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Goldfinger (James Bond) Paperback – October 16, 2012
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"The Lying Game" by Ruth Ware
From the instant New York Times bestselling author of blockbuster thrillers In a Dark, Dark Wood and The Woman in Cabin 10 comes Ruth Ware’s chilling new novel, The Lying Game. Pre-order today
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From Library Journal
The allure of James Bond was best described by Raymond Chandler, who insisted that 007 is "what every man would like to be and what every woman would like to have between her sheets." Who can argue with that? This month marks the 40th anniversary of the film release of Dr. No, which was the first Bond adventure to make the big screen, and two big coffee-table books are being published to honor the occasion (LJ 10/1/02, p. 96). Shockingly, Fleming's original novels have gone out of print, but Penguin here reproduces a trio of the British secret agent's early outings, released in 1952, 1958, and 1959, respectively, sporting stylish cover art. These stories were racy for the nifty Fifties but are quite tame by today's standards. Still, they can be fun.
Copyright 2002 Reed Business Information, Inc. --This text refers to an out of print or unavailable edition of this title.
About the Author
Ian Fleming was born in London on May 28, 1908. He was educated at Eton College and later spent a formative period studying languages in Europe. His first job was with Reuters News Agency where a Moscow posting gave him firsthand experience with what would become his literary bete noire—the Soviet Union. During World War II he served as Assistant to the Director of Naval Intelligence and played a key role in Allied espionage operations.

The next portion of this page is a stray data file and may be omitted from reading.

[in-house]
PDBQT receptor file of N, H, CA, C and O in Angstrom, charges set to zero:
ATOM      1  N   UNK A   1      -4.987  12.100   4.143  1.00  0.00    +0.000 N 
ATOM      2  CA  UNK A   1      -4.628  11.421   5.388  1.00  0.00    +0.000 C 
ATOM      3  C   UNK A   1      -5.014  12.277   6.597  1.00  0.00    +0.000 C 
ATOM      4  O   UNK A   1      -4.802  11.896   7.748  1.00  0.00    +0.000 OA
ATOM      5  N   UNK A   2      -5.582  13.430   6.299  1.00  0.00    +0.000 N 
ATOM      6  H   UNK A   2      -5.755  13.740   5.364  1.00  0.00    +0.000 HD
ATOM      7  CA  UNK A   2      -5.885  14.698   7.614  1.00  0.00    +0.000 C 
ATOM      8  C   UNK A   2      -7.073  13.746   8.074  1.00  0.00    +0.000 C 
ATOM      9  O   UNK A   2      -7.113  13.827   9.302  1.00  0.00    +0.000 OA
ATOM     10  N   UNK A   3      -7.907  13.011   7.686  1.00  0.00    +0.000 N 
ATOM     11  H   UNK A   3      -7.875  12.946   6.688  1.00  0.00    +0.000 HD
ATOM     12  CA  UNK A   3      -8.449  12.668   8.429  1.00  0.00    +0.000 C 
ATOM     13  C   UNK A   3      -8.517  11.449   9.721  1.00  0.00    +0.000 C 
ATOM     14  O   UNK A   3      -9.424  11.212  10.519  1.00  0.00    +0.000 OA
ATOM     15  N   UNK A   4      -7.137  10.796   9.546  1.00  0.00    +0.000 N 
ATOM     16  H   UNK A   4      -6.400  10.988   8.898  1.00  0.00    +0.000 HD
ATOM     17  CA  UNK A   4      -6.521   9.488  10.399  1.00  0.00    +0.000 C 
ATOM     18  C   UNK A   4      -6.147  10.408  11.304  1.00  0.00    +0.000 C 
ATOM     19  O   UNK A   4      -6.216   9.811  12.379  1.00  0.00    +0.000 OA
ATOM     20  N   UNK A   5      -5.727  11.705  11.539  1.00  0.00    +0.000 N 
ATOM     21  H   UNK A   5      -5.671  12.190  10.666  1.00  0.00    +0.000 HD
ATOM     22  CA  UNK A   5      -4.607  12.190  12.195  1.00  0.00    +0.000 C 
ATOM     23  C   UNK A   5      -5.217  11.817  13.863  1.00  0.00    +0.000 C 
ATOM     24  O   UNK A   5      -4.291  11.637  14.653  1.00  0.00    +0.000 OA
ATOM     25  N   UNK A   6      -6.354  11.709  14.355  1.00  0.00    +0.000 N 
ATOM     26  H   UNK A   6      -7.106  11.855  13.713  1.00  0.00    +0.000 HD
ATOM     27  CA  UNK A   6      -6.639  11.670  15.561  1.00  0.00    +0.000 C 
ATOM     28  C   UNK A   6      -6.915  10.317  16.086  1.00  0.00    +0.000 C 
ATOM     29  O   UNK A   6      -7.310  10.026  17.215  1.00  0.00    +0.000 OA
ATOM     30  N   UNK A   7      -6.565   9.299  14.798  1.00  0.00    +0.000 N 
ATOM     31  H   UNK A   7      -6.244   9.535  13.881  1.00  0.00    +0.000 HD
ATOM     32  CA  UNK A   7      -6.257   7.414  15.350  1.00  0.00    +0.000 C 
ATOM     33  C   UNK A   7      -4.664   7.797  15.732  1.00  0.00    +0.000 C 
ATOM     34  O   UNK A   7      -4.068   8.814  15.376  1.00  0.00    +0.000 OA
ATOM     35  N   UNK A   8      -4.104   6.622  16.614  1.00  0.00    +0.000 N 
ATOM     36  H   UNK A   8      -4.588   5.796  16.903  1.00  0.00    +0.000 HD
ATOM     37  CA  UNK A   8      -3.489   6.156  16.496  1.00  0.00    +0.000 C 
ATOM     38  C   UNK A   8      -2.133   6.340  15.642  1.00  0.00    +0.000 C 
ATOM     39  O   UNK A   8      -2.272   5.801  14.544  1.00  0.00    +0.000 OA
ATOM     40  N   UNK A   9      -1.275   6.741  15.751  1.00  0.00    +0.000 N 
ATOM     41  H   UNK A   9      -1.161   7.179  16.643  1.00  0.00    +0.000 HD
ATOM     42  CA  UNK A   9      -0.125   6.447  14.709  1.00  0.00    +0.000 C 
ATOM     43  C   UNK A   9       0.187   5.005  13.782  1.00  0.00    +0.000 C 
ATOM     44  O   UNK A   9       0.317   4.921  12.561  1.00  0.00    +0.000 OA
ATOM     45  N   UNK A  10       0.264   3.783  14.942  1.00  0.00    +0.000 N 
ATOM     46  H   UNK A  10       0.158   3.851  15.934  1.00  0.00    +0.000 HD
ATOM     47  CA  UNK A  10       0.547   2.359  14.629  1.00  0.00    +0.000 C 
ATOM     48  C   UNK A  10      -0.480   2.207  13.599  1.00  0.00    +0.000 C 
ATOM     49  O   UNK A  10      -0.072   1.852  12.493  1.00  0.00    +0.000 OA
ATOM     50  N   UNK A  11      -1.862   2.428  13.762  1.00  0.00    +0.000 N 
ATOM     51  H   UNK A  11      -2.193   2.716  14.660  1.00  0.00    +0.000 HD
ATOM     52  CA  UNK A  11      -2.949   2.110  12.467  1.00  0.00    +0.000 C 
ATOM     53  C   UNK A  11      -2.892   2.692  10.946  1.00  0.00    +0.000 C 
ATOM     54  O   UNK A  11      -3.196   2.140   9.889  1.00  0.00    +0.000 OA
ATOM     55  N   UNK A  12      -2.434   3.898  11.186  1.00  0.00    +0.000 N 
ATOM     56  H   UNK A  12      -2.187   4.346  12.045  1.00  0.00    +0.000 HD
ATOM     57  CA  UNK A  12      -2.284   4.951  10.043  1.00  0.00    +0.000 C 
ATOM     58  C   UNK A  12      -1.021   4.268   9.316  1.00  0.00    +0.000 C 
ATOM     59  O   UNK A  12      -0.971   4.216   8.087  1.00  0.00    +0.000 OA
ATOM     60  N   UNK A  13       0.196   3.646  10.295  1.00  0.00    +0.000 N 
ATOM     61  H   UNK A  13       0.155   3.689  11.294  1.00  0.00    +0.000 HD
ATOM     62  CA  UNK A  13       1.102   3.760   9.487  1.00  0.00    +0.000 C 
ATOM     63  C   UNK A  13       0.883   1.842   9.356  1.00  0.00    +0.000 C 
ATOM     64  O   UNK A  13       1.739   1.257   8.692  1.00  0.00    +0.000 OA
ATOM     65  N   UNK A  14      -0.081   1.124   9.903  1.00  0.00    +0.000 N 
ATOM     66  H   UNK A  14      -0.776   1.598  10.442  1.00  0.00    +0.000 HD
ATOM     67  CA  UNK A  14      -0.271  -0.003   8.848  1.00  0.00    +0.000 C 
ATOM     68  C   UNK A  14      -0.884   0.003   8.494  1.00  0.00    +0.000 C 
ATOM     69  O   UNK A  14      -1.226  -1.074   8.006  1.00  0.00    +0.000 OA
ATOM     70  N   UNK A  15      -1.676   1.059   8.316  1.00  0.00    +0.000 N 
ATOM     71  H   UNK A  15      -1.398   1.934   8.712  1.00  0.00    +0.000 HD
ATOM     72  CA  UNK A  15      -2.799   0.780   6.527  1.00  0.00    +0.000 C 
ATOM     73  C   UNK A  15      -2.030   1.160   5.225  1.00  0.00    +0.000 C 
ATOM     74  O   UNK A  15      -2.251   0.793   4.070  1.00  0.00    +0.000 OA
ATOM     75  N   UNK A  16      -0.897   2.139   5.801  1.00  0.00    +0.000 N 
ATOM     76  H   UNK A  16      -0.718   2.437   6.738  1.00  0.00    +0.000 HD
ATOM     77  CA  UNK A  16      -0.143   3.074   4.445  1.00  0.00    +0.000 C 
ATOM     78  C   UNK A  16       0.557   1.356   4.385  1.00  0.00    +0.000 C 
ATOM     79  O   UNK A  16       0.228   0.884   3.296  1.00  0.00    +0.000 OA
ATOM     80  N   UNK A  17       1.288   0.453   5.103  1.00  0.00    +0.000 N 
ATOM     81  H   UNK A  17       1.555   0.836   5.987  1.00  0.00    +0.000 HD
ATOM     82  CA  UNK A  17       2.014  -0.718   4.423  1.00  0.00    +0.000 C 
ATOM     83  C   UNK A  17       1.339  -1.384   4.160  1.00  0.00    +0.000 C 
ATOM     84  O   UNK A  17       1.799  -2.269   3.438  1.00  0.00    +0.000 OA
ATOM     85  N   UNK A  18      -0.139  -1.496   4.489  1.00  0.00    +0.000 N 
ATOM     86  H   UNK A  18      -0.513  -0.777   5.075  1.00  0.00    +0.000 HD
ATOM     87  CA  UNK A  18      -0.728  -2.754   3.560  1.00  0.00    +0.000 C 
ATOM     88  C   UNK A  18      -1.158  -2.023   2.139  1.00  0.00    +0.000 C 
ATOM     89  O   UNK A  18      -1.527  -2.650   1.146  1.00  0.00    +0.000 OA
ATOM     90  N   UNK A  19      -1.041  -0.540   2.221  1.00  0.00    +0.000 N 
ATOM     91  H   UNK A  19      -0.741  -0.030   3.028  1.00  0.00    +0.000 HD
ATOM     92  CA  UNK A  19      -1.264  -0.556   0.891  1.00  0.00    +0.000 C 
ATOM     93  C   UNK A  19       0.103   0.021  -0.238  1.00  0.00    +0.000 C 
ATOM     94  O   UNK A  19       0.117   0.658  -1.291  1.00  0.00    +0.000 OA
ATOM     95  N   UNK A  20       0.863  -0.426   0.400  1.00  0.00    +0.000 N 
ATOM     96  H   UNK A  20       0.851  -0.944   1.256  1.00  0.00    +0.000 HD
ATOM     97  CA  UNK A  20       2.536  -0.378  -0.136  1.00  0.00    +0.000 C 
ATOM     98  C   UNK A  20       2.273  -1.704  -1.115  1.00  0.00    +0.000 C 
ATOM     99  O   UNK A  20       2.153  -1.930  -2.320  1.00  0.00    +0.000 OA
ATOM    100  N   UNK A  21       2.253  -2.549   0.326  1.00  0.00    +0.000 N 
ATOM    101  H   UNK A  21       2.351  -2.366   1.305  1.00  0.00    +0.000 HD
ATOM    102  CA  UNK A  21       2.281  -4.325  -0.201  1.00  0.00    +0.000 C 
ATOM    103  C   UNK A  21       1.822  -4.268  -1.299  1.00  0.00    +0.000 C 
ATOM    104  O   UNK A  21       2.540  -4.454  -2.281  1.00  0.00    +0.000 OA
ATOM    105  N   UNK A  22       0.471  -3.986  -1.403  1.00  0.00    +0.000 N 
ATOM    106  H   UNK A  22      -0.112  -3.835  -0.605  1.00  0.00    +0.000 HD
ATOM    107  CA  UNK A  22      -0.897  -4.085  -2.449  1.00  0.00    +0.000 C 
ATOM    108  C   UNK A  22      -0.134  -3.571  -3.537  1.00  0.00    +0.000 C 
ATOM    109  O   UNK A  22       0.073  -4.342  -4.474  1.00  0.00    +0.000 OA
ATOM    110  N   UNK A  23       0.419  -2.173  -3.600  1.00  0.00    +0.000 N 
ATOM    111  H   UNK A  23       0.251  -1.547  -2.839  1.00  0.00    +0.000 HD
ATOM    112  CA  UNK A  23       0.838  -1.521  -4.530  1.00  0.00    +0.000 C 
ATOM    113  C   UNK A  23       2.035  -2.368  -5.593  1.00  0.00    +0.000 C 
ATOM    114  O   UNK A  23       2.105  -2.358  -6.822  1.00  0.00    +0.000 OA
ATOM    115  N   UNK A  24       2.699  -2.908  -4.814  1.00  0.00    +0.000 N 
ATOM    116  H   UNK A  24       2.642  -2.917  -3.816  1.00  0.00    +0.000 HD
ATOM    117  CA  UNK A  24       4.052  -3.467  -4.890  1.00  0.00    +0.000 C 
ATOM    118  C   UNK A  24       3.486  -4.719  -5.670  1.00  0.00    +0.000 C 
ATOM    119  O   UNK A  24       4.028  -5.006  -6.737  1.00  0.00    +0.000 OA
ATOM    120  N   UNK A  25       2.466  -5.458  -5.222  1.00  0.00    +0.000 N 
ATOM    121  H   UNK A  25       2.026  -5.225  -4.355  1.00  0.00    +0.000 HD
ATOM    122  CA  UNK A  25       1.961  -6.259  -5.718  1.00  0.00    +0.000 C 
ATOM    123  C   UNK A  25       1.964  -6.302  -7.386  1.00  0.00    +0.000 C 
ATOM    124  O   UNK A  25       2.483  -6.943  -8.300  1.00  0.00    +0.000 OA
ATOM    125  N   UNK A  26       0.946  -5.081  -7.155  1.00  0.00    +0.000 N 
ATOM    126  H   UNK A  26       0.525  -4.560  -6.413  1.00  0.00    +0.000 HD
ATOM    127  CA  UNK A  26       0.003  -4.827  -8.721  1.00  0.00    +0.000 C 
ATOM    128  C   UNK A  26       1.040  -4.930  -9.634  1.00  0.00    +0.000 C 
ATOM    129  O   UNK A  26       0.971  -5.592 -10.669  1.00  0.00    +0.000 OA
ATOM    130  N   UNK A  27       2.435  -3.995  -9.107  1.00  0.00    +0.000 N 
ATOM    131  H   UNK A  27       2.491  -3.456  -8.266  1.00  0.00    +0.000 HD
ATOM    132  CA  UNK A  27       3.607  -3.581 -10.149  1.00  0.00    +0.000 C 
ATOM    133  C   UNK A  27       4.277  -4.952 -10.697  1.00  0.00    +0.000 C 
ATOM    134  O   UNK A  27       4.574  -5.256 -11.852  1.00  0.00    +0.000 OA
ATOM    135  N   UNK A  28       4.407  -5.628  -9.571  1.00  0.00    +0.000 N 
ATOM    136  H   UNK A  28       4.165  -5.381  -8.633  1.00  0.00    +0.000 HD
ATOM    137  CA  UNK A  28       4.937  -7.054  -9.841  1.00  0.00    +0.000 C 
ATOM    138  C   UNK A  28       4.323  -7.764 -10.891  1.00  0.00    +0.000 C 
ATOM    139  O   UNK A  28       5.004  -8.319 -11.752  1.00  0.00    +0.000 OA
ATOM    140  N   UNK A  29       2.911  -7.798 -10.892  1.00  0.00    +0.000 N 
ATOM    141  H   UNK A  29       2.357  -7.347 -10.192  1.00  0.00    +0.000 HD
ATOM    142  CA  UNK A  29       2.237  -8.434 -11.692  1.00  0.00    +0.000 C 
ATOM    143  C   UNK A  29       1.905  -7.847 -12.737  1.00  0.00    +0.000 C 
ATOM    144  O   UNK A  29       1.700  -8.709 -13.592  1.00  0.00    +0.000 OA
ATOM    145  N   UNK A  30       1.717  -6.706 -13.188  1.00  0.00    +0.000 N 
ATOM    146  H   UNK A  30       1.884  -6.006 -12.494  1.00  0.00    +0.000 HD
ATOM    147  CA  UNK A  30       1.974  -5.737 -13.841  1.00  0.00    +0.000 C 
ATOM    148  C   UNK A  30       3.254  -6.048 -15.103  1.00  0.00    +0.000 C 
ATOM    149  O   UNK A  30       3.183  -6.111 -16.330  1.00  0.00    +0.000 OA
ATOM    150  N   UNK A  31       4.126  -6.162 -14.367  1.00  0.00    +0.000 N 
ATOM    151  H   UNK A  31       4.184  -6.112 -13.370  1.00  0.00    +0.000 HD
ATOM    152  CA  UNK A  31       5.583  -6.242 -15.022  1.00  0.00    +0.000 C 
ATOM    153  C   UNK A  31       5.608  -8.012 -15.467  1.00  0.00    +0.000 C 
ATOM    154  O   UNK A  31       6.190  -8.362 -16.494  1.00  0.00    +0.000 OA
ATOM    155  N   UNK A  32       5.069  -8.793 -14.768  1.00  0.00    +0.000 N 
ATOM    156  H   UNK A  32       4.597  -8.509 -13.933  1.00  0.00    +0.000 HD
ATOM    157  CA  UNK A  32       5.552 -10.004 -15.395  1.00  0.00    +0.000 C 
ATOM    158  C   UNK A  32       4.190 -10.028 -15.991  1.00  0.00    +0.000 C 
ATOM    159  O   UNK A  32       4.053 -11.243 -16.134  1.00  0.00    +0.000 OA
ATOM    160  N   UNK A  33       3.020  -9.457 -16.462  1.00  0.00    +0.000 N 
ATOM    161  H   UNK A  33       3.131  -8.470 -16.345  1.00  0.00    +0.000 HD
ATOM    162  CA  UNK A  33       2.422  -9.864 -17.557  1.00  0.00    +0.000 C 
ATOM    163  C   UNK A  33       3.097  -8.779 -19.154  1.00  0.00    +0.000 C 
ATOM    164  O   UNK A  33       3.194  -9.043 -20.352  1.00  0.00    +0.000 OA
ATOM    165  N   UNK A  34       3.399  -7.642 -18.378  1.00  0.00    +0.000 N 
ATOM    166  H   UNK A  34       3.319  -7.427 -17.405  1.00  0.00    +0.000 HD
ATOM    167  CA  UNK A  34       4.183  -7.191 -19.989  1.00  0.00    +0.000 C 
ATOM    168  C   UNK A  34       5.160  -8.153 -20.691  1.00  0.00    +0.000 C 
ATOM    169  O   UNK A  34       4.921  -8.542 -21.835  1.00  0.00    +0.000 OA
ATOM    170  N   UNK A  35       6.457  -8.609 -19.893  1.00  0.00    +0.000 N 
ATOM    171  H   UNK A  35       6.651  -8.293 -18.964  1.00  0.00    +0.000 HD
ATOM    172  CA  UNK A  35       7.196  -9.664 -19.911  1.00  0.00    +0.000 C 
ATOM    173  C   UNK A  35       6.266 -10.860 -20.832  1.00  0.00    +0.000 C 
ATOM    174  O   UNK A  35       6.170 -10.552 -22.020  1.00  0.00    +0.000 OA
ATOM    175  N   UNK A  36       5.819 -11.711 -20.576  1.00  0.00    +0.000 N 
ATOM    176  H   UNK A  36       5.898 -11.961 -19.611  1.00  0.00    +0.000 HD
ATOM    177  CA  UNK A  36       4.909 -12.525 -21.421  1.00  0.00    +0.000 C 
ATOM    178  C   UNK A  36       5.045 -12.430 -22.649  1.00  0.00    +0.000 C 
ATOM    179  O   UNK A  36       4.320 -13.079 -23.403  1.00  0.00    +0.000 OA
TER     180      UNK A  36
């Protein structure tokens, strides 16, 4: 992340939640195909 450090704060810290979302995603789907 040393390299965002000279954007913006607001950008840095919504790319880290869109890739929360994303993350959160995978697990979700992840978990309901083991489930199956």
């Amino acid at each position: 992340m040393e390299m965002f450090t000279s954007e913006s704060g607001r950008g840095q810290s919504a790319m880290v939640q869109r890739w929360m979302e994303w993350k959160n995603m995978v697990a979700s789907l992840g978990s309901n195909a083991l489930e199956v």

After the war he worked as foreign manager of the Sunday Times, a job that allowed him to spend two months each year in Jamaica. Here, in 1952, at his home “Goldeneye,” he wrote a book called Casino Royale—and James Bond was born. The first print run sold out within a month. For the next twelve years Fleming produced a novel a year featuring Special Agent 007, the most famous spy of the century. His travels, interests, and wartime experience lent authority to everything he wrote. Raymond Chandler described him as “the most forceful and driving writer of thrillers in England.” Sales soared when President Kennedy named the fifth title, From Russia With Love, one of his favorite books. The Bond novels have sold more than one hundred million copies worldwide, boosted by the hugely successful film franchise that began in 1962 with the release of Dr. No.
He married Anne Rothermere in 1952. His story about a magical car, written in 1961 for their only son Caspar, went on to become the well- loved novel and film Chitty Chitty Bang Bang.
Fleming died of heart failure on August 12, 1964, at the age of fifty-six.
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Top customer reviews
‘Goldfinger’ begins promisingly enough. Bond is stranded in Miami and meets a man he barely remembers who witnessed his ‘Casino Royale’ triumph over SMERSH embezzler Le Chiffre in the first Bond book. This man unwittingly introduces him to his next diabolical villain. It quickly becomes apparent that Goldfinger is not only the richest man in England already but possesses a pathological lust for gold and will lie, cheat and steal to acquire more of it.
It is not surprising that Goldfinger is another SMERSH operative (actually more of a freelance criminal that merely sees them as another way station on his route to even more spectacular wealth). When Bond reports back to M in London he is informed that Goldfinger has been surreptitiously ferreting gold out of England, melting it down and recasting it in his Swiss factory. Until the point that Bond is captured and strapped down with a chainsaw heading between his legs the novel is on pretty secure footing.